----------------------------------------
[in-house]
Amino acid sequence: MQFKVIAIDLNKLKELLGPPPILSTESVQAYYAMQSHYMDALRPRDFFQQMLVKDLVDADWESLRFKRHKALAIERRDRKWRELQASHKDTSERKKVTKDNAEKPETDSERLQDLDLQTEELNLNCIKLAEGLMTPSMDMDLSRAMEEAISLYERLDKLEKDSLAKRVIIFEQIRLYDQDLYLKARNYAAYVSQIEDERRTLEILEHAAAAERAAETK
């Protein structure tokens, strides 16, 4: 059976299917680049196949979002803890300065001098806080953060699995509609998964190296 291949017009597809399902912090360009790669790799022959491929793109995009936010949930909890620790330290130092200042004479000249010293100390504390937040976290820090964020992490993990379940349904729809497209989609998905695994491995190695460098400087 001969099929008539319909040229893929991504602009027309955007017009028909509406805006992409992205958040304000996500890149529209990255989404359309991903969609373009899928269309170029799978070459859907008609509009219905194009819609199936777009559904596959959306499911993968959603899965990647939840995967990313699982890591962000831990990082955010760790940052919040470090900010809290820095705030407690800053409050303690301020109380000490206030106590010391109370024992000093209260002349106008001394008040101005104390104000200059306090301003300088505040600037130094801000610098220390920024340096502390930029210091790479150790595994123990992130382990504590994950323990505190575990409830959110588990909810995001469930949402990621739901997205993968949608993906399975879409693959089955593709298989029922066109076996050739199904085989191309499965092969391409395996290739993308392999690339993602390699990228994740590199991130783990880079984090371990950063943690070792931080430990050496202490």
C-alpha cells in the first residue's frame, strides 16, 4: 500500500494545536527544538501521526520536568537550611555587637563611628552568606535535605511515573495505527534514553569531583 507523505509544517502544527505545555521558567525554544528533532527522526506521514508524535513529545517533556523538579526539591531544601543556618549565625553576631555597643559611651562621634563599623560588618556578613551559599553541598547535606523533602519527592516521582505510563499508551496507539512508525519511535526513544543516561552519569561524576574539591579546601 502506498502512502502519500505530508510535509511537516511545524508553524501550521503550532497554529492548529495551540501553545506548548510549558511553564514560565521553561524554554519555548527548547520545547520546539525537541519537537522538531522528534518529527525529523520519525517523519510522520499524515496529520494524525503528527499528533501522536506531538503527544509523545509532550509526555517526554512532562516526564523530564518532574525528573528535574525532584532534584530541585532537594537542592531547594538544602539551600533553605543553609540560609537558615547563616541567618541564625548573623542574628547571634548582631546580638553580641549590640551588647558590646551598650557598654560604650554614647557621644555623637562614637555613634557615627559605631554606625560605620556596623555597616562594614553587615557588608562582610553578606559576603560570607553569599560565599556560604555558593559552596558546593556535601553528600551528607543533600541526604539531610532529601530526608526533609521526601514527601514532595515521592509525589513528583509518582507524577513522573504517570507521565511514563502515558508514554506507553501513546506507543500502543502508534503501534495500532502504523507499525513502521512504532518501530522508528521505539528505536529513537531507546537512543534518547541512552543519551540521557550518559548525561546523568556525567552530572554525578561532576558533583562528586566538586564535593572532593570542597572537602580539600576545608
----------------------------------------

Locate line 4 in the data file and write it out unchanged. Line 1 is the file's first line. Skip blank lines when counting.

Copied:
C-alpha cells in the first residue's frame, strides 16, 4: 500500500494545536527544538501521526520536568537550611555587637563611628552568606535535605511515573495505527534514553569531583 507523505509544517502544527505545555521558567525554544528533532527522526506521514508524535513529545517533556523538579526539591531544601543556618549565625553576631555597643559611651562621634563599623560588618556578613551559599553541598547535606523533602519527592516521582505510563499508551496507539512508525519511535526513544543516561552519569561524576574539591579546601 502506498502512502502519500505530508510535509511537516511545524508553524501550521503550532497554529492548529495551540501553545506548548510549558511553564514560565521553561524554554519555548527548547520545547520546539525537541519537537522538531522528534518529527525529523520519525517523519510522520499524515496529520494524525503528527499528533501522536506531538503527544509523545509532550509526555517526554512532562516526564523530564518532574525528573528535574525532584532534584530541585532537594537542592531547594538544602539551600533553605543553609540560609537558615547563616541567618541564625548573623542574628547571634548582631546580638553580641549590640551588647558590646551598650557598654560604650554614647557621644555623637562614637555613634557615627559605631554606625560605620556596623555597616562594614553587615557588608562582610553578606559576603560570607553569599560565599556560604555558593559552596558546593556535601553528600551528607543533600541526604539531610532529601530526608526533609521526601514527601514532595515521592509525589513528583509518582507524577513522573504517570507521565511514563502515558508514554506507553501513546506507543500502543502508534503501534495500532502504523507499525513502521512504532518501530522508528521505539528505536529513537531507546537512543534518547541512552543519551540521557550518559548525561546523568556525567552530572554525578561532576558533583562528586566538586564535593572532593570542597572537602580539600576545608